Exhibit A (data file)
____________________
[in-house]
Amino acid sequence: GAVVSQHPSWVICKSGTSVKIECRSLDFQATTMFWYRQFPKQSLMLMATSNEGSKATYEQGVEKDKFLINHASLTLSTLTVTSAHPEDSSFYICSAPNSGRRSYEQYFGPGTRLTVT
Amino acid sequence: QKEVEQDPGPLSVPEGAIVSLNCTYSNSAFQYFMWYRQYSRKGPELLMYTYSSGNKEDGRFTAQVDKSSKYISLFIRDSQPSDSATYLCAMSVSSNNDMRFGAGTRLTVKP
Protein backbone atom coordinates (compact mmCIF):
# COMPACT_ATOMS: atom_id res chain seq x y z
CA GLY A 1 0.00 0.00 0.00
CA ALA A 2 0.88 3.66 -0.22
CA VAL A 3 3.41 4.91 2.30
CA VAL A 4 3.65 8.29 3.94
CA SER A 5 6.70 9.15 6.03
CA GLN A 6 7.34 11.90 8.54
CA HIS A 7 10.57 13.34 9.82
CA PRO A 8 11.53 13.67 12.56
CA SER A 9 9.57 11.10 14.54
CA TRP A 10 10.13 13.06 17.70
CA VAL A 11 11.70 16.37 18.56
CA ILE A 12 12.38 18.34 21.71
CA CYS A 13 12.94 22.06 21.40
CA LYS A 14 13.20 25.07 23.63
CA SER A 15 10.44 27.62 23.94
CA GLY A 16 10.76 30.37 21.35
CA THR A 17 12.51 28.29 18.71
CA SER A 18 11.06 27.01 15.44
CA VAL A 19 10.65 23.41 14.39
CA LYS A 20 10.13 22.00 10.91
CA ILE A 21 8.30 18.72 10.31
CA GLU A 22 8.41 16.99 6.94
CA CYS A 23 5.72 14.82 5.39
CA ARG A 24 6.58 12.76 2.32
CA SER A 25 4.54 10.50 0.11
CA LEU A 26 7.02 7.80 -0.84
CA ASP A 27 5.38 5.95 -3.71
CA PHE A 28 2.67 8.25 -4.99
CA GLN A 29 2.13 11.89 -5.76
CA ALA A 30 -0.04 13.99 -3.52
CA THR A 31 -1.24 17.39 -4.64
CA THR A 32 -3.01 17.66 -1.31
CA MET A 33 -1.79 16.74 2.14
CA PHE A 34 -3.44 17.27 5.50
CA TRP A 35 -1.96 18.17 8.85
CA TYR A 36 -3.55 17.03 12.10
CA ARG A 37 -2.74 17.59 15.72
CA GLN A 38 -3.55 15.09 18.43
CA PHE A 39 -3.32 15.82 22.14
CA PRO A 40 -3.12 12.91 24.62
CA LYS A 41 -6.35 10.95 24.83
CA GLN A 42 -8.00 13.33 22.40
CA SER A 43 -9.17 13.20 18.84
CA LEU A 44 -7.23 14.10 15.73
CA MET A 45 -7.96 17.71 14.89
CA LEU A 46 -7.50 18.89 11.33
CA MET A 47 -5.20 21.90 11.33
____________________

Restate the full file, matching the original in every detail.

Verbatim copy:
[in-house]
Amino acid sequence: GAVVSQHPSWVICKSGTSVKIECRSLDFQATTMFWYRQFPKQSLMLMATSNEGSKATYEQGVEKDKFLINHASLTLSTLTVTSAHPEDSSFYICSAPNSGRRSYEQYFGPGTRLTVT
Amino acid sequence: QKEVEQDPGPLSVPEGAIVSLNCTYSNSAFQYFMWYRQYSRKGPELLMYTYSSGNKEDGRFTAQVDKSSKYISLFIRDSQPSDSATYLCAMSVSSNNDMRFGAGTRLTVKP
Protein backbone atom coordinates (compact mmCIF):
# COMPACT_ATOMS: atom_id res chain seq x y z
CA GLY A 1 0.00 0.00 0.00
CA ALA A 2 0.88 3.66 -0.22
CA VAL A 3 3.41 4.91 2.30
CA VAL A 4 3.65 8.29 3.94
CA SER A 5 6.70 9.15 6.03
CA GLN A 6 7.34 11.90 8.54
CA HIS A 7 10.57 13.34 9.82
CA PRO A 8 11.53 13.67 12.56
CA SER A 9 9.57 11.10 14.54
CA TRP A 10 10.13 13.06 17.70
CA VAL A 11 11.70 16.37 18.56
CA ILE A 12 12.38 18.34 21.71
CA CYS A 13 12.94 22.06 21.40
CA LYS A 14 13.20 25.07 23.63
CA SER A 15 10.44 27.62 23.94
CA GLY A 16 10.76 30.37 21.35
CA THR A 17 12.51 28.29 18.71
CA SER A 18 11.06 27.01 15.44
CA VAL A 19 10.65 23.41 14.39
CA LYS A 20 10.13 22.00 10.91
CA ILE A 21 8.30 18.72 10.31
CA GLU A 22 8.41 16.99 6.94
CA CYS A 23 5.72 14.82 5.39
CA ARG A 24 6.58 12.76 2.32
CA SER A 25 4.54 10.50 0.11
CA LEU A 26 7.02 7.80 -0.84
CA ASP A 27 5.38 5.95 -3.71
CA PHE A 28 2.67 8.25 -4.99
CA GLN A 29 2.13 11.89 -5.76
CA ALA A 30 -0.04 13.99 -3.52
CA THR A 31 -1.24 17.39 -4.64
CA THR A 32 -3.01 17.66 -1.31
CA MET A 33 -1.79 16.74 2.14
CA PHE A 34 -3.44 17.27 5.50
CA TRP A 35 -1.96 18.17 8.85
CA TYR A 36 -3.55 17.03 12.10
CA ARG A 37 -2.74 17.59 15.72
CA GLN A 38 -3.55 15.09 18.43
CA PHE A 39 -3.32 15.82 22.14
CA PRO A 40 -3.12 12.91 24.62
CA LYS A 41 -6.35 10.95 24.83
CA GLN A 42 -8.00 13.33 22.40
CA SER A 43 -9.17 13.20 18.84
CA LEU A 44 -7.23 14.10 15.73
CA MET A 45 -7.96 17.71 14.89
CA LEU A 46 -7.50 18.89 11.33
CA MET A 47 -5.20 21.90 11.33